The Legend of Zelda: Symphony of the Goddesses @ Abravanel Hall, 123 W. South Temple, Dec. 30, 8 p.m., $35-$95,


  • Suzy Oliveira

Dear Ruth
Understandably, we think of "catfishing"—online interactions in which one of the parties is pretending to be something he or she is not—as a phenomenon of the Internet Age, a uniquely 21st-century form of deception, whether well-intentioned or malevolent. But all it takes is a glance at a 70-year-old play to understand that there have always been storytelling possibilities in people using long-distance communication methods to create an entirely new persona.

Norman Krasna's Dear Ruth finds a farcical premise in a pen-pal correspondence in 1944 between an overseas soldier, Lt. Bill Seacroft, and 22-year-old Ruth. Back stateside on a two-day leave, Bill shows up at Ruth's home to propose to the girl he has fallen in love with through their exchange of letters. There are just a few small complications: First, the letters to Bill weren't written by Ruth, but by her 16-year-old sister, Miriam, who sent Ruth's picture with her letters as part of an attempt to keep soldiers' morale up. Second, the real Ruth already has a fiancé. And third, Ruth would rather avoid an embarrassing scene by pretending to go along with the relationship, waiting to "break up" with Bill until he returns to Europe.

The successful Broadway play was adapted as a 1947 film starring William Holden, and was popular enough that it even inspired a pair of sequels. But audiences for the Hale Center's family-friendly productions can simply enjoy this version of the story, and realize that the more things change, the more they stay the same. (SR)

Dear Ruth @ Hale Center Theater Orem, 225 W. 400 North, Orem, 801-226-8600, Jan. 3-Feb. 3, Tuesday-Saturday, 7:30 p.m.; 3 p.m. Saturday matinees, $14-$24,


  • Urban Arts Gallery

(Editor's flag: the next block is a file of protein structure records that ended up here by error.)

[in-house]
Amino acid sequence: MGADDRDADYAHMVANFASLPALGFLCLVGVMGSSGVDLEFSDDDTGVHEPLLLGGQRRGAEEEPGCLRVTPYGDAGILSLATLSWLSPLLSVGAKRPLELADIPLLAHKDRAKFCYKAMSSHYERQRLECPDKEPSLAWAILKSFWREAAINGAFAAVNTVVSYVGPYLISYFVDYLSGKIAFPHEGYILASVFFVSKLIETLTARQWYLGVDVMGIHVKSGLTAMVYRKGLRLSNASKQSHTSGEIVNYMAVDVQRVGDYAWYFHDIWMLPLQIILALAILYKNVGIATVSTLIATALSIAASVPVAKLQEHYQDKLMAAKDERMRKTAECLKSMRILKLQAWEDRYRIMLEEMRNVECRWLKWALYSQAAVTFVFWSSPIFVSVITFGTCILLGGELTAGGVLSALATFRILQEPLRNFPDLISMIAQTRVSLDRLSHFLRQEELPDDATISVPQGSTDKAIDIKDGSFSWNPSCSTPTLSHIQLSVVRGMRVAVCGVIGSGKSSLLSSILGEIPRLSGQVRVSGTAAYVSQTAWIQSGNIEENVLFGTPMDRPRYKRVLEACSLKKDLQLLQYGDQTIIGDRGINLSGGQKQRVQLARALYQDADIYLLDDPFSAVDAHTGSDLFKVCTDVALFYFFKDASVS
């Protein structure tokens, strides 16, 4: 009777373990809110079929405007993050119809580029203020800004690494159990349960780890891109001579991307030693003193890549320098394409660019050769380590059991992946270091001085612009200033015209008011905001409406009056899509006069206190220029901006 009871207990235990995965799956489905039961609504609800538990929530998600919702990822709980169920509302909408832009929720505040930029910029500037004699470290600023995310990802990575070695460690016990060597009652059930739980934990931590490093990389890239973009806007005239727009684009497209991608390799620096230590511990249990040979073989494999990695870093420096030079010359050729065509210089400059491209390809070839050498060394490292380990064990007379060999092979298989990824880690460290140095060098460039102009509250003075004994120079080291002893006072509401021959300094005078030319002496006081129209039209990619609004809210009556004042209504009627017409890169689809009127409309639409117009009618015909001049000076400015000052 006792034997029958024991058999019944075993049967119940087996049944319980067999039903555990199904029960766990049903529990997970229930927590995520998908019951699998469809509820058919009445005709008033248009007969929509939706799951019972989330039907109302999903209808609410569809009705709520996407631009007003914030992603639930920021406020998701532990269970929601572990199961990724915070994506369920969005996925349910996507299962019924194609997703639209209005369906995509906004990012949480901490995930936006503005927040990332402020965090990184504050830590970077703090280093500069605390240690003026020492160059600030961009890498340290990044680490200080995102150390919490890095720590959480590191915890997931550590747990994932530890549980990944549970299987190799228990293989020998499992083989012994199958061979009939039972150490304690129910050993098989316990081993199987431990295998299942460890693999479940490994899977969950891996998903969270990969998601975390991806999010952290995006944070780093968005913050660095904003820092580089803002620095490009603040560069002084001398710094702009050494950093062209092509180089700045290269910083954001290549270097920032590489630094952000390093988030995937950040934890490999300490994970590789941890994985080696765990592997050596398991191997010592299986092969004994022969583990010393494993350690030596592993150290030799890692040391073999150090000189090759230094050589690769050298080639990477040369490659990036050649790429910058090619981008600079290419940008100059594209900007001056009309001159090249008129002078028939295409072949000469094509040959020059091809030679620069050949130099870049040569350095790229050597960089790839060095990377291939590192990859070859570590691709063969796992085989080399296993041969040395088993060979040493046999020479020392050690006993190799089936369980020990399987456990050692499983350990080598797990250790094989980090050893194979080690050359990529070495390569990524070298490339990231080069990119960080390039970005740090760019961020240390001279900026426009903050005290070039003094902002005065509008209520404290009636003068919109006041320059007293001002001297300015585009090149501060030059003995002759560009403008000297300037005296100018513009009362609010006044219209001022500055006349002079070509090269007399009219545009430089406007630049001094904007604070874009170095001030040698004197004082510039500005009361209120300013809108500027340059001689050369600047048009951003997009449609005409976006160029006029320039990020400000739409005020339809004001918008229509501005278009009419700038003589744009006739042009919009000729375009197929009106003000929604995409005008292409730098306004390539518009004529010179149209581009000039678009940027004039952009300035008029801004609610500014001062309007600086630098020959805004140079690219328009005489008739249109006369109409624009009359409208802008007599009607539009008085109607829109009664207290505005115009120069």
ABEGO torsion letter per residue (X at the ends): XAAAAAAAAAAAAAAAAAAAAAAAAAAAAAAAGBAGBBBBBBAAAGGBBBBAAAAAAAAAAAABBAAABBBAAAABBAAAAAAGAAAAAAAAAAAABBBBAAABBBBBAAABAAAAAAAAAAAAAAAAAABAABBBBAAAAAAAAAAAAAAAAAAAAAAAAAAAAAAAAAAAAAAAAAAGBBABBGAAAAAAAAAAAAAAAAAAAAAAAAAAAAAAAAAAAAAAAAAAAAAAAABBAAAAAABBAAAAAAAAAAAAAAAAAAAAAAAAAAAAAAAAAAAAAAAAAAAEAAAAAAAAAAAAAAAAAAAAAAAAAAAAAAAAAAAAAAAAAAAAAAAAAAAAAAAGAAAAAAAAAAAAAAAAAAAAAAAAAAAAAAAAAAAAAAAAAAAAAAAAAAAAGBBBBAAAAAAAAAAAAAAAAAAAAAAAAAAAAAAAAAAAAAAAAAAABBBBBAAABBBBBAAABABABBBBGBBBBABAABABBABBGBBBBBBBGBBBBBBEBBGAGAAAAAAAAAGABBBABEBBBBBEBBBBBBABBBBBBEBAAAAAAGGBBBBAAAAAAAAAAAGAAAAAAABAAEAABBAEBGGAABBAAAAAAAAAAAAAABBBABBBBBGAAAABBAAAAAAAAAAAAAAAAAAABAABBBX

Urban Arts Gallery: The Video Game Show
Video games—despite being a regular activity for more than 150 million Americans annually, according to a 2015 Entertainment Software Association report—still find themselves often on the outside looking in when people talk about art forms. Urban Arts Gallery shows some love to the imagination and creative power behind these games with a group show to kick off 2018.

"[Video games] have produced some of the most iconic images and characters on the planet, and represent a large portion of the media we consume," Urban Arts Gallery's Scott Tuckfield says. "[They] have become as integral a part of our cultural existence as movies or books, and many artists are inspired to create works based on the games they love."

While many of the images are traditional illustrations and paintings, other featured pieces think outside the (X)box. Steven Rasmussen's video installation finds its inspiration in the work of "Father of the Video Game" Ralph H. Baer, while Joshua Baldi has custom-painted a classic arcade cabinet with images from old and new games. Even old-school cross-stitching—by Camron Park and Virginia May—is represented among the artistic media transformed into celebrations of video gaming. The ongoing dedication of Urban Arts Gallery to respecting all kinds of art finds its latest manifestation in suggesting that Halo's Master Chief (by Brandon Donovan, pictured) is just as deserving of space on a gallery wall as the old masters. (SR)

The Video Game Show @ Urban Arts Gallery, 137 S. Rio Grande St., 801-230-0820, Jan. 3-Feb. 4, Tuesday-Saturday, 12-8 p.m.; Sunday, 12-6 p.m., free,